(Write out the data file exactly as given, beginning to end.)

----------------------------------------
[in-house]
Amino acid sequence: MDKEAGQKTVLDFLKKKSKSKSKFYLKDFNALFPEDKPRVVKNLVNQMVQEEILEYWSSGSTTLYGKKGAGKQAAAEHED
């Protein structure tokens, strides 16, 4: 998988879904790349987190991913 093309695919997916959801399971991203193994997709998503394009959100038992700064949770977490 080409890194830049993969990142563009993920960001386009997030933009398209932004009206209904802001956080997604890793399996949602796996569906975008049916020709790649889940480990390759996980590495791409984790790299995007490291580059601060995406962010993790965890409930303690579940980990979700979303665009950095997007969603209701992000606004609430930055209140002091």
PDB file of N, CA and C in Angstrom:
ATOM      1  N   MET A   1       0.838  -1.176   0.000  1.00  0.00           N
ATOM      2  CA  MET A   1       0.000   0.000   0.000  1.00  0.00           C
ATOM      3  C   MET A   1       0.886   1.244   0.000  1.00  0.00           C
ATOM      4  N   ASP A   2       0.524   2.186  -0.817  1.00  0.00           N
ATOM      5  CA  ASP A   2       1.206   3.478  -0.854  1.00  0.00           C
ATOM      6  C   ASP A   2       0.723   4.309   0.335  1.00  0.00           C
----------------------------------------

[in-house]
Amino acid sequence: MDKEAGQKTVLDFLKKKSKSKSKFYLKDFNALFPEDKPRVVKNLVNQMVQEEILEYWSSGSTTLYGKKGAGKQAAAEHED
């Protein structure tokens, strides 16, 4: 998988879904790349987190991913 093309695919997916959801399971991203193994997709998503394009959100038992700064949770977490 080409890194830049993969990142563009993920960001386009997030933009398209932004009206209904802001956080997604890793399996949602796996569906975008049916020709790649889940480990390759996980590495791409984790790299995007490291580059601060995406962010993790965890409930303690579940980990979700979303665009950095997007969603209701992000606004609430930055209140002091």
PDB file of N, CA and C in Angstrom:
ATOM      1  N   MET A   1       0.838  -1.176   0.000  1.00  0.00           N
ATOM      2  CA  MET A   1       0.000   0.000   0.000  1.00  0.00           C
ATOM      3  C   MET A   1       0.886   1.244   0.000  1.00  0.00           C
ATOM      4  N   ASP A   2       0.524   2.186  -0.817  1.00  0.00           N
ATOM      5  CA  ASP A   2       1.206   3.478  -0.854  1.00  0.00           C
ATOM      6  C   ASP A   2       0.723   4.309   0.335  1.00  0.00           C